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Saturday, 11 August, 2001, 16:44 GMT 17:44 UK
Slavery row dogs racism conference
Mary Robinson
Mary Robinson said progress had been made
By Emma-Jane Kirby in Geneva

Preparations for the forthcoming UN World Conference on Racism are being dogged not only by how the talks should deal with the Middle East problem, but by the stance it should adopt on reparations for the slave trade and colonialism.

Some American NGOs who have been attending the talks in Geneva over the past two weeks are accusing the United States of using the Israeli-Palestinian conflict as a means of ducking the other major sticking point of negotiations.

The US was "beating the issue of the Middle East as a diversion", said Adjoa Aiyetoro, the spokesperson for the African and African Descendants Caucus and the US legal consultant for the US National Coalition of Blacks for Reparations.


I think it's ridiculous - it's another way of the US attempting to hold this conference hostage

Adjoa Aiyetoro, African descendants' spokesperson
Ms Ayietoro said that her understanding of the outcome of the talks was that the US still had serious problems with the idea of apologising for slavery and colonialism, and in agreeing on the wording of the summit agenda document.

This was despite assurances from the High Commissioner for Human Rights, Mary Robinson, that there had been much progress in addressing the issues of the past.

"We think their (the US) position is wrong," Ms Ayietoro said.

"It's another aspect of the United States not wanting to take responsibility for its conduct in enslaving our ancestors and engaging in the tragic transatlantic slave trade.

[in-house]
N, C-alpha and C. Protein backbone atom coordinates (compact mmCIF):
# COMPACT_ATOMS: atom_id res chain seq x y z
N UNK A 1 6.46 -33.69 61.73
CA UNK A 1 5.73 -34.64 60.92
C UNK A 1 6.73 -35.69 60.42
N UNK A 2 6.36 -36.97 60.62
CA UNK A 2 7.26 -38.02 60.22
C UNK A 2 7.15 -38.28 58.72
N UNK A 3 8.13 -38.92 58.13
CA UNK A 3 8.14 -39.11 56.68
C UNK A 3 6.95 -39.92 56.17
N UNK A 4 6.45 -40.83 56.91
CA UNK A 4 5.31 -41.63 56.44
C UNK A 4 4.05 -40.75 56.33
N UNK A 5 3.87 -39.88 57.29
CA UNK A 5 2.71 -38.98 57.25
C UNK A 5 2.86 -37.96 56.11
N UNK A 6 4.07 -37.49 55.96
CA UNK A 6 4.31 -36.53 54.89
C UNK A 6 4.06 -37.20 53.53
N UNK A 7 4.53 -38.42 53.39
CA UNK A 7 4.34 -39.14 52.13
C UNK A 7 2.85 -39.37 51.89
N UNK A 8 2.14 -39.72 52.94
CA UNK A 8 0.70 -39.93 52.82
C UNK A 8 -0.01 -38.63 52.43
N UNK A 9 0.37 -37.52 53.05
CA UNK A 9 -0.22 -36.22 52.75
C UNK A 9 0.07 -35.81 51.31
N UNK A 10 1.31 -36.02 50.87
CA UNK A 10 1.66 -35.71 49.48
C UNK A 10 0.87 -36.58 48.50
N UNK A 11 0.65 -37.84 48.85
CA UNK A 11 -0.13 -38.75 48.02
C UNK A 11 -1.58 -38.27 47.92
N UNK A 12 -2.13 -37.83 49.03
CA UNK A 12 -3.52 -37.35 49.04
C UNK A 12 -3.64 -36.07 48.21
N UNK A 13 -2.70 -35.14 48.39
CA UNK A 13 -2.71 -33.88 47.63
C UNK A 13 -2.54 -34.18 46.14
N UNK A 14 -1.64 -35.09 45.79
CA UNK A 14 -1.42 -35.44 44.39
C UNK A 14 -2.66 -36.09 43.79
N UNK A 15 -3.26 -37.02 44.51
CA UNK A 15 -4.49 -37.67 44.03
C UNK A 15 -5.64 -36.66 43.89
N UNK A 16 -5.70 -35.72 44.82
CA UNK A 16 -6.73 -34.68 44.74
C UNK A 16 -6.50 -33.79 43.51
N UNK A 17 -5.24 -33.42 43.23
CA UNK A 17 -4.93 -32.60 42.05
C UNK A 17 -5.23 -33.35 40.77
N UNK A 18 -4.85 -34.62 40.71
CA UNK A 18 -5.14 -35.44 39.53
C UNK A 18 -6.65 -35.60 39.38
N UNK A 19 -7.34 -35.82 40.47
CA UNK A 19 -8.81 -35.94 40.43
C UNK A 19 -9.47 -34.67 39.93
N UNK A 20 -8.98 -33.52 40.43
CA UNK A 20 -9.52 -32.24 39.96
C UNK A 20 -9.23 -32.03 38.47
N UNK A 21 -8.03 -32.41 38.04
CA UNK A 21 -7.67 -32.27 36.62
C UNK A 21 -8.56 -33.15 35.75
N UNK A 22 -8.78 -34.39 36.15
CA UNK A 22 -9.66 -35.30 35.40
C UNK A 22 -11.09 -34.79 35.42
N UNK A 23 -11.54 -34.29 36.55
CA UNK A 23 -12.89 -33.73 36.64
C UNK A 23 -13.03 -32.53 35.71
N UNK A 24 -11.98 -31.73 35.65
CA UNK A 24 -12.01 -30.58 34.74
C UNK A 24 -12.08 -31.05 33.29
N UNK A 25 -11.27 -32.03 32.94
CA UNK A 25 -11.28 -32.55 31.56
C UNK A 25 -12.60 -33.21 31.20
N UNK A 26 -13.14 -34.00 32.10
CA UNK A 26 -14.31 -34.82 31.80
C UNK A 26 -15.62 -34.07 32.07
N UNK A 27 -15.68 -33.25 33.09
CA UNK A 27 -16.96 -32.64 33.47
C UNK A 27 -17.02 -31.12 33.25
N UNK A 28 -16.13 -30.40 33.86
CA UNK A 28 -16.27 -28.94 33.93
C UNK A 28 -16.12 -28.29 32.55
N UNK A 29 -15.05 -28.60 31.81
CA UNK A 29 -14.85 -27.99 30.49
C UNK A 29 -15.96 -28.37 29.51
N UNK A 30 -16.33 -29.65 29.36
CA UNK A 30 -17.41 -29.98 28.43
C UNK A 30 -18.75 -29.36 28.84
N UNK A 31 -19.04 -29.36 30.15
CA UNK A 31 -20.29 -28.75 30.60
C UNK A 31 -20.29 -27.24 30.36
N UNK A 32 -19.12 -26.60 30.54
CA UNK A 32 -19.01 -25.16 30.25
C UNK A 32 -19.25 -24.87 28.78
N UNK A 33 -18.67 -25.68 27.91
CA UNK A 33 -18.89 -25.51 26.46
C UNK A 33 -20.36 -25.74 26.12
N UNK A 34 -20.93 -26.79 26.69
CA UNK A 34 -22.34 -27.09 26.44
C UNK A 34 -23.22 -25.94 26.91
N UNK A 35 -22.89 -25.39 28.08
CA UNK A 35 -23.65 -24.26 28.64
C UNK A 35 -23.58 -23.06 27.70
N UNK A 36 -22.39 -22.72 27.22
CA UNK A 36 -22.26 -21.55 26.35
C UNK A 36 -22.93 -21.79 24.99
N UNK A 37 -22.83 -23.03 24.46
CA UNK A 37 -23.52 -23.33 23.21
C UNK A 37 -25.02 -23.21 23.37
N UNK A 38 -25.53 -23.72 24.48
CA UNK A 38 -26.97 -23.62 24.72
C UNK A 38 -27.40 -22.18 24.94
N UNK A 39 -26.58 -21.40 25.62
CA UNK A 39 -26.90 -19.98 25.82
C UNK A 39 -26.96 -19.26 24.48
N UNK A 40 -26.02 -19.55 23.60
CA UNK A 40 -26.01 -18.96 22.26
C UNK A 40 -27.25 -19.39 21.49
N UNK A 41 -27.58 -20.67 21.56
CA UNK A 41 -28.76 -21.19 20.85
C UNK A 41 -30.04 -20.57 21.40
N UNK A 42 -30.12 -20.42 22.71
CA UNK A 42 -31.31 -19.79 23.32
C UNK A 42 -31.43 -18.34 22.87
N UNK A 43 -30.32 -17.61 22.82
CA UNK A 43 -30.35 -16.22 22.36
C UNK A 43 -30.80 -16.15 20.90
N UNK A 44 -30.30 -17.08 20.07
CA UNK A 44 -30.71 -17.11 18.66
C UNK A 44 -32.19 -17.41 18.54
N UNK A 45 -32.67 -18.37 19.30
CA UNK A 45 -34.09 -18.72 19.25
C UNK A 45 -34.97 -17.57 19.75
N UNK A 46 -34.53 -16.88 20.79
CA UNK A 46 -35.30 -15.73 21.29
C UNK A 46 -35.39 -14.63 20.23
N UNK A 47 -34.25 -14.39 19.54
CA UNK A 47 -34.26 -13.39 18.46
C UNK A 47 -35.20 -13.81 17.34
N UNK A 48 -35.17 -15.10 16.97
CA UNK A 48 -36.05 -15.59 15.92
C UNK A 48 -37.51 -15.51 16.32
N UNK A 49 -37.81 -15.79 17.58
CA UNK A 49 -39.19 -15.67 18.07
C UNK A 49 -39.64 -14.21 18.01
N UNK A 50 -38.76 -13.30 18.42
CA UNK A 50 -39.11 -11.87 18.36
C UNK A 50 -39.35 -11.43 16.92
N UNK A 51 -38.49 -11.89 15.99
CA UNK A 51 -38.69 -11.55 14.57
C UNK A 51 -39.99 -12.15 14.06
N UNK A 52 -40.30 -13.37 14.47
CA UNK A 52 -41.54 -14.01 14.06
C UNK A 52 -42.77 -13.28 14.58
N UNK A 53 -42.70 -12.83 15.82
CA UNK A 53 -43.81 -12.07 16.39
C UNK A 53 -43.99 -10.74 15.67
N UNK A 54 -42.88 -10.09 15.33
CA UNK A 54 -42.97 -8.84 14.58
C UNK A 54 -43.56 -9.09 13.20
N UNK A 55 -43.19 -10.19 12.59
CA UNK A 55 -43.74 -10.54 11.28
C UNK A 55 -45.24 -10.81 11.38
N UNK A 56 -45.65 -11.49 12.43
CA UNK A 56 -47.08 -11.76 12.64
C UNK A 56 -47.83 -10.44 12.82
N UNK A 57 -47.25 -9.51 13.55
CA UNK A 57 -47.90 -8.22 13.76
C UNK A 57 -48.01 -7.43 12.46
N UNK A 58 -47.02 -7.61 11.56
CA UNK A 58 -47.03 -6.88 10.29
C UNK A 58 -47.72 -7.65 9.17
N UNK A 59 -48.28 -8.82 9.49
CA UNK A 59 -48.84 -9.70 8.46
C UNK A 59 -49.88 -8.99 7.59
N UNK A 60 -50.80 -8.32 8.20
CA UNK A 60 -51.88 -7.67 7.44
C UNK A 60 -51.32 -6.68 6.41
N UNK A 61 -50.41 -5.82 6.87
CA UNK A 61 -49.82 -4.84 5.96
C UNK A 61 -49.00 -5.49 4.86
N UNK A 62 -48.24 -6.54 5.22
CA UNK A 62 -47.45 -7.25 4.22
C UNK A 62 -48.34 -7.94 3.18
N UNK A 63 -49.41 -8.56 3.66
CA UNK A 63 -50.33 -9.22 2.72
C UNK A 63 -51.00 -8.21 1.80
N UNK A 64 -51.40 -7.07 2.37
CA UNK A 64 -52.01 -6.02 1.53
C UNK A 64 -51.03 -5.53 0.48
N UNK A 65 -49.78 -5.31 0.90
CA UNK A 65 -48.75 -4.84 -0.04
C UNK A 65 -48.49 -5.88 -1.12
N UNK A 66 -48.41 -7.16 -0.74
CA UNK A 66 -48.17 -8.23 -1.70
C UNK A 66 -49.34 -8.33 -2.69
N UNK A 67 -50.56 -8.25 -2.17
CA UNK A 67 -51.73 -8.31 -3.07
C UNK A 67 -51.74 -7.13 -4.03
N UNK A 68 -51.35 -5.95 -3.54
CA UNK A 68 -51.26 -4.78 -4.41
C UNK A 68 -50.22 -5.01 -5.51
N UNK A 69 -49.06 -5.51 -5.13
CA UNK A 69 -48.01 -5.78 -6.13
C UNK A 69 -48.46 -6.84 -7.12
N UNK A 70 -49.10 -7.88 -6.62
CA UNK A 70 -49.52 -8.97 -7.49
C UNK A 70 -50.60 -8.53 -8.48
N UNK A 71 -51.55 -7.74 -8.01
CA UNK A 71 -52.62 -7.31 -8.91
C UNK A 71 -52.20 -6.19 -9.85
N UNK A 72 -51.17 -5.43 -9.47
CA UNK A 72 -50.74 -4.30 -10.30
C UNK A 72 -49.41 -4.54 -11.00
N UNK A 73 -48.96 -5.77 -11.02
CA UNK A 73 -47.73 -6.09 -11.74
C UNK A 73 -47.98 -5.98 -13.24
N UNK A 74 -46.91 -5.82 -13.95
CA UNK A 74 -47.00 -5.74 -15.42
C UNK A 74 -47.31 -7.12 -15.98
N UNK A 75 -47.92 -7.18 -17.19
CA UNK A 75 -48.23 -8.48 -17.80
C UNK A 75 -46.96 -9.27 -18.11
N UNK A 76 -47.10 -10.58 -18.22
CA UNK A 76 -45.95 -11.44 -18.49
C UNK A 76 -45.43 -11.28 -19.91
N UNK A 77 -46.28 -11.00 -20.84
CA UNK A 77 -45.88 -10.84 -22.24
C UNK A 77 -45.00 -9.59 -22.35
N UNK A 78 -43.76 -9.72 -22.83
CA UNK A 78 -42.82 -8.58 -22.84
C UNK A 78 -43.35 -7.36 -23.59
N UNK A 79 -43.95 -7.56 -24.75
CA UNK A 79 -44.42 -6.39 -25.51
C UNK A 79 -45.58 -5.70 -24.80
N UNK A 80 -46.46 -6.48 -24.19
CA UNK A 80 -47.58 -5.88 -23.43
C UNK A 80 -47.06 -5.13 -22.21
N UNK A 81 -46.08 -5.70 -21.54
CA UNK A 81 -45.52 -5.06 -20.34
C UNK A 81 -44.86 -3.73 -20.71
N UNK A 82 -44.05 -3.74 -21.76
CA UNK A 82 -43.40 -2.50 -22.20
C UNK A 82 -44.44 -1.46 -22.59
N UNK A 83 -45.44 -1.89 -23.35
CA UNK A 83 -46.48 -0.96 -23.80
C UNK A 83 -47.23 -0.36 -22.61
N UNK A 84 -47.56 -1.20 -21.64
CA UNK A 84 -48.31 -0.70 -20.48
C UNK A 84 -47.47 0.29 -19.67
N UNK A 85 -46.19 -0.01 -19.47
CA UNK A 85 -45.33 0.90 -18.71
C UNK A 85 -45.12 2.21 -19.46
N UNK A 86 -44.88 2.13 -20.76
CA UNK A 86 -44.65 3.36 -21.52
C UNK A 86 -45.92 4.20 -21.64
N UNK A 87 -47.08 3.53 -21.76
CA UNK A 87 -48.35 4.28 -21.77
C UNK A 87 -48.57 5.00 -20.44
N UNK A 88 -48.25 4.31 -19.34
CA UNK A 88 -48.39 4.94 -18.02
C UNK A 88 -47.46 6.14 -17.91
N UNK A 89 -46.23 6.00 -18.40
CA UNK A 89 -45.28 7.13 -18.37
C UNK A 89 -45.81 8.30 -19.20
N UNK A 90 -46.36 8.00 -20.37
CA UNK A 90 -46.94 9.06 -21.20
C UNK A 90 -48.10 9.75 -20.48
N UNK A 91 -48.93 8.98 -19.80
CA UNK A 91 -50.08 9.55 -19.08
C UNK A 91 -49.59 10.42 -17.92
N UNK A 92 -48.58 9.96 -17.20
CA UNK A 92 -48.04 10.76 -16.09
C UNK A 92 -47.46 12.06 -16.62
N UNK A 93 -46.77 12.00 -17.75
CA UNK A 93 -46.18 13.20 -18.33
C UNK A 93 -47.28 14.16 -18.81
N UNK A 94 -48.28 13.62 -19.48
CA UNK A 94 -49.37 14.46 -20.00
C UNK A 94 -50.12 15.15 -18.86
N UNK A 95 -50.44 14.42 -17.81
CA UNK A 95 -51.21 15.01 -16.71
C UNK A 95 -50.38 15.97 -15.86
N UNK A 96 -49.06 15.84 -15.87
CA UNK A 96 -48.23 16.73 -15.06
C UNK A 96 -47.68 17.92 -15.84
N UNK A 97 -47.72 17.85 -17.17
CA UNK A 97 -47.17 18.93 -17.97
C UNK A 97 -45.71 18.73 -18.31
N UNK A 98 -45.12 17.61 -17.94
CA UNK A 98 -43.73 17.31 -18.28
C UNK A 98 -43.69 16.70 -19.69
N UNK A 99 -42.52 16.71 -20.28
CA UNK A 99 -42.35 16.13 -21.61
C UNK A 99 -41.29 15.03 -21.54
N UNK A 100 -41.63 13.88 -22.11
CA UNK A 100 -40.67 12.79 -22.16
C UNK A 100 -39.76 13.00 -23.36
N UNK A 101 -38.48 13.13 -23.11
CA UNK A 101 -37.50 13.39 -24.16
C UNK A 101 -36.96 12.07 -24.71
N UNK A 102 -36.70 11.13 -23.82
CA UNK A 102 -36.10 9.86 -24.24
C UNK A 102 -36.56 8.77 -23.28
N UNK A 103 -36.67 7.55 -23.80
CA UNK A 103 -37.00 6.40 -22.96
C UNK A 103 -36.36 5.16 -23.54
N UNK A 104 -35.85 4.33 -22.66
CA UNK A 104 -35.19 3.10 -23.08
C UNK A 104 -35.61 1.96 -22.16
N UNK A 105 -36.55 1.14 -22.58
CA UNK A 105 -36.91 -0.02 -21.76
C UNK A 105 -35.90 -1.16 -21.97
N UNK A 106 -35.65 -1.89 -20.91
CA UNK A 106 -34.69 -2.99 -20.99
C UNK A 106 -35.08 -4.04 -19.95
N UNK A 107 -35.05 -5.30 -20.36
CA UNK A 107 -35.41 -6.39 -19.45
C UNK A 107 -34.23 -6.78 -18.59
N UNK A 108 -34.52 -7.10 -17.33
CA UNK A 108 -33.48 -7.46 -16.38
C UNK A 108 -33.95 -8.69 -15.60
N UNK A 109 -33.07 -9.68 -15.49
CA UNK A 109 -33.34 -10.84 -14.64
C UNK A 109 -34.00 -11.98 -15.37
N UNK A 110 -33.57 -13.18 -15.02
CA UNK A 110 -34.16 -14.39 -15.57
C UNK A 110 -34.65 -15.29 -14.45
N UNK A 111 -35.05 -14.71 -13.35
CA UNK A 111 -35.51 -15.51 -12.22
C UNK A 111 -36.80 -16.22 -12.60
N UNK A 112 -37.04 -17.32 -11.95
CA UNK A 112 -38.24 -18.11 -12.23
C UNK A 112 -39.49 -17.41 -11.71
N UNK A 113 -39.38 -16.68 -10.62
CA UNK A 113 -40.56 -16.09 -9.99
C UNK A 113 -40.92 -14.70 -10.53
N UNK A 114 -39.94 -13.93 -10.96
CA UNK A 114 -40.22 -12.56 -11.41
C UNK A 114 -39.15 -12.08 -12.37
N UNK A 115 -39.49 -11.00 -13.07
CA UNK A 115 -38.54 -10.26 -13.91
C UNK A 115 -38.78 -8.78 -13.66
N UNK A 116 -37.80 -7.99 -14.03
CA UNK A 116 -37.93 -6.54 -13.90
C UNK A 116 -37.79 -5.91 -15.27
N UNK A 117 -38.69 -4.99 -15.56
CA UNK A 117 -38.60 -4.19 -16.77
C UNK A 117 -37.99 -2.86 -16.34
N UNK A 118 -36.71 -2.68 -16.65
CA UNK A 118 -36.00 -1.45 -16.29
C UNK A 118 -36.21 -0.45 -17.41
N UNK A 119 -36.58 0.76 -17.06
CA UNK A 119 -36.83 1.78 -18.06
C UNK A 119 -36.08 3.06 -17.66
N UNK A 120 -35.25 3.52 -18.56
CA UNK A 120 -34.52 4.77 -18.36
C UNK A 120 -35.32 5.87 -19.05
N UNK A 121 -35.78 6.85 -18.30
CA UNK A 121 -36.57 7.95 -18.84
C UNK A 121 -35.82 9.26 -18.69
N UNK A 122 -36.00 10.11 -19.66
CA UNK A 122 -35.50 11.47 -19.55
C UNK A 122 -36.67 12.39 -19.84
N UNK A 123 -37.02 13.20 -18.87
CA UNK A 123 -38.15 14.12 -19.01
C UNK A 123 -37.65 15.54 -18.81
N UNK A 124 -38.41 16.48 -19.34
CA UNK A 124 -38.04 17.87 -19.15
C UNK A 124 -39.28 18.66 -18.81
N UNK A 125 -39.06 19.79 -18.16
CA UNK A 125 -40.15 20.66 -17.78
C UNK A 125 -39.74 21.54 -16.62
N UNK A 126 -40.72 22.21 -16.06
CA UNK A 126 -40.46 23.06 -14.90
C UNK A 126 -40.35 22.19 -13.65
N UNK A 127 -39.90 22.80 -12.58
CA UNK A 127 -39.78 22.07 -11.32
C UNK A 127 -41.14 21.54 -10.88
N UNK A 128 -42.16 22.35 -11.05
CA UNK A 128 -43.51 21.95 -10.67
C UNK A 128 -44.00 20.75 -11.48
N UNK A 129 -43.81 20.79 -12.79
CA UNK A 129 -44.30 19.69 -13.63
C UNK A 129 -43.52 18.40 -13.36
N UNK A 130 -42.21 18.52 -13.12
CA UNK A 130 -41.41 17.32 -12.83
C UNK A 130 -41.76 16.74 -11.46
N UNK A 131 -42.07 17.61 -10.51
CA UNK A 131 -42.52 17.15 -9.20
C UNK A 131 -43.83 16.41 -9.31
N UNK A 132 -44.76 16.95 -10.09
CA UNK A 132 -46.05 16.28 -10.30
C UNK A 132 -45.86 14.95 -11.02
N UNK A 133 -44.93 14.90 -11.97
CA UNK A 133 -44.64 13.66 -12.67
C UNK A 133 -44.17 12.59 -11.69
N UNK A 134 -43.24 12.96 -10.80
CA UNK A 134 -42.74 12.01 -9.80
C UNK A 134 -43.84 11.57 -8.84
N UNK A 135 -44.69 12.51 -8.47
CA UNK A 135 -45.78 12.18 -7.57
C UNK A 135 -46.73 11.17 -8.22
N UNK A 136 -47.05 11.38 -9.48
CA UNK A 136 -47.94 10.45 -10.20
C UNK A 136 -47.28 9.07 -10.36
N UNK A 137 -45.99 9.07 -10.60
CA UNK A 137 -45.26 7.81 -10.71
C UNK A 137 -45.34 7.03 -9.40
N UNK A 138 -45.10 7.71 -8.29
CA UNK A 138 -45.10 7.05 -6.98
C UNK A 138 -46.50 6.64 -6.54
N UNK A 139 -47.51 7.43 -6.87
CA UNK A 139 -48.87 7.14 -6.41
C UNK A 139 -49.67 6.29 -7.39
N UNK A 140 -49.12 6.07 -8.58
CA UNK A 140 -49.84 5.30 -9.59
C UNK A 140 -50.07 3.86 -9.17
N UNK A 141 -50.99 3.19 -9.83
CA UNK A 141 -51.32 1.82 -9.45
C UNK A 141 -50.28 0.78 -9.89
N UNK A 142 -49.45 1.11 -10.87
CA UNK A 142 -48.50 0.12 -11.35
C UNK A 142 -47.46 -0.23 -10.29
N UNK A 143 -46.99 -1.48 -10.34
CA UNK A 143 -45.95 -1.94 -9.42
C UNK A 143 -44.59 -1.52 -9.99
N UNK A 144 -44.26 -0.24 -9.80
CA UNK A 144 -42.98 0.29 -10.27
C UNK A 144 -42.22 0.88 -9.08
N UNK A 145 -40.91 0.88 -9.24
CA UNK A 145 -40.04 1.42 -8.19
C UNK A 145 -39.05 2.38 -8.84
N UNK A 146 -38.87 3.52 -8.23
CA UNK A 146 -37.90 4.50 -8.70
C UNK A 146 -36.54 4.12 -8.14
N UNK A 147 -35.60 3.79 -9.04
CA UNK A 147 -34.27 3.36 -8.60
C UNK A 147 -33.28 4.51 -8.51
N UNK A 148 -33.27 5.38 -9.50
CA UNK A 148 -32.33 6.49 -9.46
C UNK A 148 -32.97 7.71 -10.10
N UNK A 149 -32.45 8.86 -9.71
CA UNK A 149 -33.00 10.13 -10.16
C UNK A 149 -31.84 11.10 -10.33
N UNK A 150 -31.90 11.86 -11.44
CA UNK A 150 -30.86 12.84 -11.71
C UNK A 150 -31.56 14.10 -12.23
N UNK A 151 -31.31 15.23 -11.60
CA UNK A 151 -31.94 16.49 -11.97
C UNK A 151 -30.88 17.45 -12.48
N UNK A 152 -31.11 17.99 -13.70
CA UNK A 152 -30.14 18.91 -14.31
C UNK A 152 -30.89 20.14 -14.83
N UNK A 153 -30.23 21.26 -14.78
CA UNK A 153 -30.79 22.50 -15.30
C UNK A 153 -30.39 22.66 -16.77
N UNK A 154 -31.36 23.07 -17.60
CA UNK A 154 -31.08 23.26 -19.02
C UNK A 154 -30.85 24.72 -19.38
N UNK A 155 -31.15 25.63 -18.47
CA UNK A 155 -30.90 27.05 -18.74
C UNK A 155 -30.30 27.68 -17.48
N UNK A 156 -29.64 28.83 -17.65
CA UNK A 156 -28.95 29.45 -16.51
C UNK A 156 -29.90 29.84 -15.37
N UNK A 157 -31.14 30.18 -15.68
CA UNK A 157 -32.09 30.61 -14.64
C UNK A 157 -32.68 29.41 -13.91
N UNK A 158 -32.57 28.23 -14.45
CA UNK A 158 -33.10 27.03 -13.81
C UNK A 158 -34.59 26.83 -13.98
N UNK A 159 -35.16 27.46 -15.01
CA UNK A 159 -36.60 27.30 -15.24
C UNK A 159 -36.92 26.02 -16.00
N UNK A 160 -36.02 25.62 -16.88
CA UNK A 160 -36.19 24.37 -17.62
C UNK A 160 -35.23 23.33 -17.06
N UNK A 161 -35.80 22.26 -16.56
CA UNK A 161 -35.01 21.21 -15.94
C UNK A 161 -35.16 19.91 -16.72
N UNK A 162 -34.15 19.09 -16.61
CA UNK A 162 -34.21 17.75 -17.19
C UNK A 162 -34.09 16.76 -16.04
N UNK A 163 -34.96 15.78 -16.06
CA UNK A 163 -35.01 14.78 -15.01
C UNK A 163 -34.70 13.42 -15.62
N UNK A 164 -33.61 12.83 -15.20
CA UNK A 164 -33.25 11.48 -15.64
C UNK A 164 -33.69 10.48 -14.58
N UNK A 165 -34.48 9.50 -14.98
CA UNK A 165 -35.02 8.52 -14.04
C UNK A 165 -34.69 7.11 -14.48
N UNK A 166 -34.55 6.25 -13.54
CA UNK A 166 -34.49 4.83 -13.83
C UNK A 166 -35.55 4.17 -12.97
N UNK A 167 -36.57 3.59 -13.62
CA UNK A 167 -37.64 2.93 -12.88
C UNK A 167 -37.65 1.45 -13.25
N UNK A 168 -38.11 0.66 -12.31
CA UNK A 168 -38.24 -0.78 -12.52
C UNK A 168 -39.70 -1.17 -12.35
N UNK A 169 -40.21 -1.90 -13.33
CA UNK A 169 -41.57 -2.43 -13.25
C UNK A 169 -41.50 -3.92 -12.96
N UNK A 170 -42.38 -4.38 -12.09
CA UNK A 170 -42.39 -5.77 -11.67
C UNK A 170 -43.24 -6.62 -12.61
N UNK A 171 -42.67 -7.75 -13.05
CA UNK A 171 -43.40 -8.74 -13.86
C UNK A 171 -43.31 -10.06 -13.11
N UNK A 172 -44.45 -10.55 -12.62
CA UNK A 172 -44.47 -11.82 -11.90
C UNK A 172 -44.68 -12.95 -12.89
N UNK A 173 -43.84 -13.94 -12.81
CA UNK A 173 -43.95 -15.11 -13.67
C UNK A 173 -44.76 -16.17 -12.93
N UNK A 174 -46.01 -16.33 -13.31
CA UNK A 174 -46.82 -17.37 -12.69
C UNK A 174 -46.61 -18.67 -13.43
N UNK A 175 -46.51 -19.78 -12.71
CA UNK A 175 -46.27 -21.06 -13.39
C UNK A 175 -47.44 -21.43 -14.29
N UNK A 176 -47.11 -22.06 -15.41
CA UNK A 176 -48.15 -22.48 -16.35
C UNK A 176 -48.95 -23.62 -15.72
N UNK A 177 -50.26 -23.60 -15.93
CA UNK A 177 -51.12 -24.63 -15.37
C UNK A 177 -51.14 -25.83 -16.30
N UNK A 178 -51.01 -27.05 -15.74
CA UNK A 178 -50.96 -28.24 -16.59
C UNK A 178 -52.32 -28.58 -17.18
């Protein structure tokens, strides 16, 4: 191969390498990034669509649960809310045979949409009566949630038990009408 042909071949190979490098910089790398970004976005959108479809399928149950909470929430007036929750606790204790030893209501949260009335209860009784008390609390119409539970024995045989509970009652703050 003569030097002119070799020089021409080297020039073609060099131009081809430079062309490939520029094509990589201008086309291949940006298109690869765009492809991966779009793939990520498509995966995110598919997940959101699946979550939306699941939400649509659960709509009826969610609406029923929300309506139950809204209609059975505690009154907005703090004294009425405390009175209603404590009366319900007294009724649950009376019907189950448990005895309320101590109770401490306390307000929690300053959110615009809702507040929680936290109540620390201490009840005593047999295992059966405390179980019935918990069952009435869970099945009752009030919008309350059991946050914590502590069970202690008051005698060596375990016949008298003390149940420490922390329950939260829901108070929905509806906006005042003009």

"Its a way of avoiding a full democratic discussion of the issues... and it violates the very diplomatic principles they say this country was founded on."

US boycott?

The United States objects to the calls from African nations to term the slave trade "a crime against humanity".

Two State Department advisors at preparatory talks
US legal advisers listen to the arguments
It also shares the fears of Canada and the European Union that an apology with a compensation package could open the way to a flood of individual lawsuits.

As preparatory talks ended in Geneva, Mary Robinson did, however, admit that no conclusive text had been drawn up.

She said negotiations would have to continue in Durban to agree a firm agenda for discussion.

So now the US has a big political decision to make.

Does it boycott the conference from the outset, or should it risk attending Durban?

If it does so, and there is no further satisfactory progress made on the issues of zionism and reparations for colonialism, it may be forced to leave once discussions have begun, and in the full glare of world media attention.

See also:

09 Aug 01 | Americas
US may boycott racism conference
04 Aug 01 | Africa
New warning on racism conference
30 Jul 01 | Africa
Rows threaten racism conference
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